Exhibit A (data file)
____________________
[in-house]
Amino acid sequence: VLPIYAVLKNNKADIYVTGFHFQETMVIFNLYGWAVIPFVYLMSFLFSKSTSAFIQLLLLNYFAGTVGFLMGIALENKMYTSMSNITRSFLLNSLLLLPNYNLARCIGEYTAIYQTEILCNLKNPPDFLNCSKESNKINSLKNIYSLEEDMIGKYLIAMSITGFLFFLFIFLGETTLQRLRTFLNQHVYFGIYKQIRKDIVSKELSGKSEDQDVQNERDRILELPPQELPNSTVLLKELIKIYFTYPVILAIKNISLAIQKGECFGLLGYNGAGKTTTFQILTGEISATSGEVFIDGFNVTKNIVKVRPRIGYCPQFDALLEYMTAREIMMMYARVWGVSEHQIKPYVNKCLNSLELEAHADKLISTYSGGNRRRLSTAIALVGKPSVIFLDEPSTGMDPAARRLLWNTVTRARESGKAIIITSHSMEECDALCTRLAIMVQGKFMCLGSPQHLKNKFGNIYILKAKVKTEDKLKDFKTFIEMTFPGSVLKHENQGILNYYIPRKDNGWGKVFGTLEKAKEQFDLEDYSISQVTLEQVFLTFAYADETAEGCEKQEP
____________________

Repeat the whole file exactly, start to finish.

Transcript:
[in-house]
Amino acid sequence: VLPIYAVLKNNKADIYVTGFHFQETMVIFNLYGWAVIPFVYLMSFLFSKSTSAFIQLLLLNYFAGTVGFLMGIALENKMYTSMSNITRSFLLNSLLLLPNYNLARCIGEYTAIYQTEILCNLKNPPDFLNCSKESNKINSLKNIYSLEEDMIGKYLIAMSITGFLFFLFIFLGETTLQRLRTFLNQHVYFGIYKQIRKDIVSKELSGKSEDQDVQNERDRILELPPQELPNSTVLLKELIKIYFTYPVILAIKNISLAIQKGECFGLLGYNGAGKTTTFQILTGEISATSGEVFIDGFNVTKNIVKVRPRIGYCPQFDALLEYMTAREIMMMYARVWGVSEHQIKPYVNKCLNSLELEAHADKLISTYSGGNRRRLSTAIALVGKPSVIFLDEPSTGMDPAARRLLWNTVTRARESGKAIIITSHSMEECDALCTRLAIMVQGKFMCLGSPQHLKNKFGNIYILKAKVKTEDKLKDFKTFIEMTFPGSVLKHENQGILNYYIPRKDNGWGKVFGTLEKAKEQFDLEDYSISQVTLEQVFLTFAYADETAEGCEKQEP